LEARNING TO drive is a rite of passage – a ticket to freedom for young drivers and a relief for parents who have spent the past few years taxiing children around.
However, getting a driving licence is an expensive process, with the average young driver spending about £1,000 to pass their driving test and gain a full licence.
In an attempt to ease the financial burden of motoring, the government has announced that it is to cut the online application fee for a provisional licence from £50 to £34 in November. The cost of renewing a licence online will drop from £20 to £14.
The chief secretary to the Treasury, Danny Alexander, said: “Giving savings back to the taxpayer is a key element in this government’s drive for a stronger economy and a fairer society. That’s why we’re slashing the cost of getting a driving licence and giving it straight back to young people and businesses, saving £150m over 10 years.”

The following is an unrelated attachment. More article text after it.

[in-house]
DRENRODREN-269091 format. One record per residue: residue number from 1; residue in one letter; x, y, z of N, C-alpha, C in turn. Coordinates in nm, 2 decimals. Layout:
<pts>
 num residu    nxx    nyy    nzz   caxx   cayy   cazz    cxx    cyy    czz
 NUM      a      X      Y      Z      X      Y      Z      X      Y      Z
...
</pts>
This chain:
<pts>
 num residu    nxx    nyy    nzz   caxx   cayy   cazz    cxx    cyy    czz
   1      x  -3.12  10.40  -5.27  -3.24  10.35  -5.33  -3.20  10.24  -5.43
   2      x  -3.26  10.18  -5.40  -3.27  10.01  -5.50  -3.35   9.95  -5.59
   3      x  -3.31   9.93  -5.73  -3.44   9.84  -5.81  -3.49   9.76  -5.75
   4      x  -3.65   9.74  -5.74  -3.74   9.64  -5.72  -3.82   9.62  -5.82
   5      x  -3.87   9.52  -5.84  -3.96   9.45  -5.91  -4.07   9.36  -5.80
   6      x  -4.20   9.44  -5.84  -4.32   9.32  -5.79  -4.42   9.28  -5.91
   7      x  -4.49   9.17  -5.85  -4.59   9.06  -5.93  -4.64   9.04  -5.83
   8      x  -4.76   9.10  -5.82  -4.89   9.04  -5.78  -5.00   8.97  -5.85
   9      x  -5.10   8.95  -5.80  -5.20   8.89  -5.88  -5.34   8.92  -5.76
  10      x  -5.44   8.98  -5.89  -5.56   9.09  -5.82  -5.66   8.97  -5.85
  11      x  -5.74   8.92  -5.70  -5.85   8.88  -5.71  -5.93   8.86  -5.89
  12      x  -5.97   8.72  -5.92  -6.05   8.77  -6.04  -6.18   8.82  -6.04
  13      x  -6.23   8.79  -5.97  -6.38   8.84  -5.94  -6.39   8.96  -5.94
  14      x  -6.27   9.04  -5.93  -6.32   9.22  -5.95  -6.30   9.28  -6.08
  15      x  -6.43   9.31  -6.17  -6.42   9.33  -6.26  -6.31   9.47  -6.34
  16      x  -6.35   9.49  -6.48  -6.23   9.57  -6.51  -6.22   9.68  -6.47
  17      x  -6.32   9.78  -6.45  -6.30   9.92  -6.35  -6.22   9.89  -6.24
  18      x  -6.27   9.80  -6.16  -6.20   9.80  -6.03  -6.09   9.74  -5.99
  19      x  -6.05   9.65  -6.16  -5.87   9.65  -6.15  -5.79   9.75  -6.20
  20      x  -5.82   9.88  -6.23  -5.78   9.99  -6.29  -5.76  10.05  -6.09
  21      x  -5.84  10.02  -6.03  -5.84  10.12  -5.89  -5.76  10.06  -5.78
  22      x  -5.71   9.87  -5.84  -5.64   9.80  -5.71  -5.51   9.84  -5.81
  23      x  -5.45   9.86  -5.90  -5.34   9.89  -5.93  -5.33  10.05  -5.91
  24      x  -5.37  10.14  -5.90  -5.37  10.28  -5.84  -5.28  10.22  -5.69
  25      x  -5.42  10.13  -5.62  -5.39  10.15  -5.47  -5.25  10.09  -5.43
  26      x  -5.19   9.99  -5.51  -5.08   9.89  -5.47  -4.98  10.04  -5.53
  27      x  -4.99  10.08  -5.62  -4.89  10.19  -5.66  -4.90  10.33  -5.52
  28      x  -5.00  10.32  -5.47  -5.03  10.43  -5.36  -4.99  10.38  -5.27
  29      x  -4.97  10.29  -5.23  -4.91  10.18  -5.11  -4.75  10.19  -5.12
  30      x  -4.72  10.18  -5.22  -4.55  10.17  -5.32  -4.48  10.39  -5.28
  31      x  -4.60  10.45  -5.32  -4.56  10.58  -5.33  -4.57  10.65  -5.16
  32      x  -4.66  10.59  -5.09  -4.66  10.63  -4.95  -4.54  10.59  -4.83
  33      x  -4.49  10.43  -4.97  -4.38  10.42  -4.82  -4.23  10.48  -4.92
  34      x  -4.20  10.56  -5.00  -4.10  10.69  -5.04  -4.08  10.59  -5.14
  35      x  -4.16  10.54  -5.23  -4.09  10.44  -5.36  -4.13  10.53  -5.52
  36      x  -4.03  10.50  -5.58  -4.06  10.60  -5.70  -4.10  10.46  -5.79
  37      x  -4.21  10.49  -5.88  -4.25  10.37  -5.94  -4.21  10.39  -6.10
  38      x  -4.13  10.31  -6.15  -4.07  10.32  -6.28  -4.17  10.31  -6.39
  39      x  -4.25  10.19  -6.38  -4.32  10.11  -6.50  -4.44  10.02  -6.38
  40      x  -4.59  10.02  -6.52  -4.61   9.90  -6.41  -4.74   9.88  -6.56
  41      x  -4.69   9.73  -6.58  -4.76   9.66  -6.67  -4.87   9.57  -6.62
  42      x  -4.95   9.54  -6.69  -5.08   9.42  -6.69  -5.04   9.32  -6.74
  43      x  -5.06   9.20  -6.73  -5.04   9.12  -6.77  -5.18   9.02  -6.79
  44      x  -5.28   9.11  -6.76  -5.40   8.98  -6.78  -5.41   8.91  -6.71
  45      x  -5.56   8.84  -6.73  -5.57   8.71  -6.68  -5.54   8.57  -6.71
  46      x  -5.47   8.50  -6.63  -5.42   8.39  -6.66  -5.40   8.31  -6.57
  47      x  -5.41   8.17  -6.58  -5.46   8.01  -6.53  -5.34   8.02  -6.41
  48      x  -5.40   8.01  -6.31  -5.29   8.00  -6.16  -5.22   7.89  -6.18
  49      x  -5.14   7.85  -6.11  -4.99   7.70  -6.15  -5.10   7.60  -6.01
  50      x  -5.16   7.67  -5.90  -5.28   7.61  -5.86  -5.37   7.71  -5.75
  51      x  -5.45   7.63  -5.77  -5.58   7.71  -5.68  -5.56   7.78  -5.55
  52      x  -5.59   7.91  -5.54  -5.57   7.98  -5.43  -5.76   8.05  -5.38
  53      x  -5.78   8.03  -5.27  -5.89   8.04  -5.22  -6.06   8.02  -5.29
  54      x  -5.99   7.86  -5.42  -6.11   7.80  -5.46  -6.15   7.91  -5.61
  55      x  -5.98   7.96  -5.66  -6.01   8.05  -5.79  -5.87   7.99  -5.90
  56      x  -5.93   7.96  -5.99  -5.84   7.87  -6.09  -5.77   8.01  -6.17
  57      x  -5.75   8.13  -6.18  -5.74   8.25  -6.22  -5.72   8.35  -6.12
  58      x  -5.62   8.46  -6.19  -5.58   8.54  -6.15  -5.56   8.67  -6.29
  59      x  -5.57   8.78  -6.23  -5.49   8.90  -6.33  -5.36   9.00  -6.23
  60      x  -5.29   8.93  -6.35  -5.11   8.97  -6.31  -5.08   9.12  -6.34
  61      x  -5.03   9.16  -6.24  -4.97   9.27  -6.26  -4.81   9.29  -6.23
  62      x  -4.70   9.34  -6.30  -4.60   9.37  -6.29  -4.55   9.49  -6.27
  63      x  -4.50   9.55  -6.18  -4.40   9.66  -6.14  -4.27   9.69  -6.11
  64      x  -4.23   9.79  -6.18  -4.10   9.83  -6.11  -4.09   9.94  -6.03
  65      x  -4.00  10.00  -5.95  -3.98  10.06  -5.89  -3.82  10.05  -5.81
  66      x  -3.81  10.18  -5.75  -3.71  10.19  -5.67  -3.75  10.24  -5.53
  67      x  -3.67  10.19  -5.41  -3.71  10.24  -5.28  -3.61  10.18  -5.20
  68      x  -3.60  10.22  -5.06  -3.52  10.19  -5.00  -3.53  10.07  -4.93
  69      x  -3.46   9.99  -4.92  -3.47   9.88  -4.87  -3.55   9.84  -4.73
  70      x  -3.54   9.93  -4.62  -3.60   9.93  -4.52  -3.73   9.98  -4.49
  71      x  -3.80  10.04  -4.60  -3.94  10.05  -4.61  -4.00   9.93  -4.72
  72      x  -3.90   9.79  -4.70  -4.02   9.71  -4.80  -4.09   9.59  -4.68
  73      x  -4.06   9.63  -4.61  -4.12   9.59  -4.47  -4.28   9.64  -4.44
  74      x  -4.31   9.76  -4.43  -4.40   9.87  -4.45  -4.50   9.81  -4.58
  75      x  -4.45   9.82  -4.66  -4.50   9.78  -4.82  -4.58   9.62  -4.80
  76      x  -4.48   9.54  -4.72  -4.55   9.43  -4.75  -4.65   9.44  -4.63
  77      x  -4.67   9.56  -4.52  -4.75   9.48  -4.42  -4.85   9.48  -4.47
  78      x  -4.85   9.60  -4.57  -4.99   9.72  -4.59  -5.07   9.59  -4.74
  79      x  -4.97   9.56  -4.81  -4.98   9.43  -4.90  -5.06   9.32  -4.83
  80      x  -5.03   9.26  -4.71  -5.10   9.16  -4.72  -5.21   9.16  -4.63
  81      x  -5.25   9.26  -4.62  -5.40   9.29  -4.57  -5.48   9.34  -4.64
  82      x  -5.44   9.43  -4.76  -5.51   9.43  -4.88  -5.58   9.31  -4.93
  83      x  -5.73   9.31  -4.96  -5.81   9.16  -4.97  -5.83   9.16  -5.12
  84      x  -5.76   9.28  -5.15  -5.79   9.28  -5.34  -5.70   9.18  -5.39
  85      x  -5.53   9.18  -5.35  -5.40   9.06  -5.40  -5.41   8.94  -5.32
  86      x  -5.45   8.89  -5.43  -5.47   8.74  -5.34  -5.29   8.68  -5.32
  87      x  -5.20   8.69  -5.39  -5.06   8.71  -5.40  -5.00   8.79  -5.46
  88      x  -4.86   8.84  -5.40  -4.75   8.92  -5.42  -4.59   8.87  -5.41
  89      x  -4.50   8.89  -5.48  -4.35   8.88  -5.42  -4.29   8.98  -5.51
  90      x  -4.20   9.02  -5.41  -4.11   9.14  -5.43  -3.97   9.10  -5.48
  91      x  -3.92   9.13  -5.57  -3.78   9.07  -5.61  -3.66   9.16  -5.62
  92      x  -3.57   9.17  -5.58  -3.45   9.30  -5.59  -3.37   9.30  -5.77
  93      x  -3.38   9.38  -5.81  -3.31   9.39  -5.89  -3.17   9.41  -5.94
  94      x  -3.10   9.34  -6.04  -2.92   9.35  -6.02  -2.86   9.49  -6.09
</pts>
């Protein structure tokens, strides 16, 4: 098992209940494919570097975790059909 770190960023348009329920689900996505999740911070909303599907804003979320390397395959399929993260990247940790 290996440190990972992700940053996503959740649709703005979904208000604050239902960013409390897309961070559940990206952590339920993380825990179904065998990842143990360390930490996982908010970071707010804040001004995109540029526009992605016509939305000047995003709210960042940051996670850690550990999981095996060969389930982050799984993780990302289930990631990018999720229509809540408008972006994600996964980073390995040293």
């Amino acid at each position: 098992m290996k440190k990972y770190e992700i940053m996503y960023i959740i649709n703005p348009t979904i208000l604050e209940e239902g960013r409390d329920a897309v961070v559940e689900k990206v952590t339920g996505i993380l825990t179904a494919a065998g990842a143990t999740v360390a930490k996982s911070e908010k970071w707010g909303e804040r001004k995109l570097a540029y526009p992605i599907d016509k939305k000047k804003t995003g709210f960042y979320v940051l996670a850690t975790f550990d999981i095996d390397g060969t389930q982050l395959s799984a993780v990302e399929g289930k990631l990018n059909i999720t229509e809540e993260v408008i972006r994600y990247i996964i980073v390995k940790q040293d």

Although a reduction in the cost of acquiring a provisional licence will please those keen to crack out the L-plates, it doesn’t address the problem of expensive lessons, the cost of the driving test and expensive insurance imposed on new drivers.
A recent study by the government found that the average new driver requires 47 hours of tuition to be ready for their first test; with lessons costing an average of £24 an hour, the fees quickly add up.
On top of that, learners must factor in at least one theory exam (£25) and the test itself, which can cost as much as £75 and may take a number of attempts to pass.
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